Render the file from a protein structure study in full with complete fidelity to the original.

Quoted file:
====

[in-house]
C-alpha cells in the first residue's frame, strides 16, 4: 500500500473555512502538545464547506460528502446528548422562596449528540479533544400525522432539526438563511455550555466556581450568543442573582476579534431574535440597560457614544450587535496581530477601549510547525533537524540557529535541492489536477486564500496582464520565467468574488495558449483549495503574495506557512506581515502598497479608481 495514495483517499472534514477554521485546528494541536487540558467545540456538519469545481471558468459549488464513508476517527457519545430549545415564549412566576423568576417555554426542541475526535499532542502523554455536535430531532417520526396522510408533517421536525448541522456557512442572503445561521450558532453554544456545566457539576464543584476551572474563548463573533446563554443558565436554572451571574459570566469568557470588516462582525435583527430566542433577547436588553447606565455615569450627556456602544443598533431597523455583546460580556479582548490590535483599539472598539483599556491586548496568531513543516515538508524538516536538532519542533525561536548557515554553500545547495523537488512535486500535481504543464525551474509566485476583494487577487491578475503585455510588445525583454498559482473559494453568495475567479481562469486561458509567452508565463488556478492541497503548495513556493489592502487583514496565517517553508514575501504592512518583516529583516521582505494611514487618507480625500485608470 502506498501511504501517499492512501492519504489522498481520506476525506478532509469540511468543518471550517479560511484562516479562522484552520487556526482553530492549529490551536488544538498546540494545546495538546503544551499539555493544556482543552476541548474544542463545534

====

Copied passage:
[in-house]
C-alpha cells in the first residue's frame, strides 16, 4: 500500500473555512502538545464547506460528502446528548422562596449528540479533544400525522432539526438563511455550555466556581450568543442573582476579534431574535440597560457614544450587535496581530477601549510547525533537524540557529535541492489536477486564500496582464520565467468574488495558449483549495503574495506557512506581515502598497479608481 495514495483517499472534514477554521485546528494541536487540558467545540456538519469545481471558468459549488464513508476517527457519545430549545415564549412566576423568576417555554426542541475526535499532542502523554455536535430531532417520526396522510408533517421536525448541522456557512442572503445561521450558532453554544456545566457539576464543584476551572474563548463573533446563554443558565436554572451571574459570566469568557470588516462582525435583527430566542433577547436588553447606565455615569450627556456602544443598533431597523455583546460580556479582548490590535483599539472598539483599556491586548496568531513543516515538508524538516536538532519542533525561536548557515554553500545547495523537488512535486500535481504543464525551474509566485476583494487577487491578475503585455510588445525583454498559482473559494453568495475567479481562469486561458509567452508565463488556478492541497503548495513556493489592502487583514496565517517553508514575501504592512518583516529583516521582505494611514487618507480625500485608470 502506498501511504501517499492512501492519504489522498481520506476525506478532509469540511468543518471550517479560511484562516479562522484552520487556526482553530492549529490551536488544538498546540494545546495538546503544551499539555493544556482543552476541548474544542463545534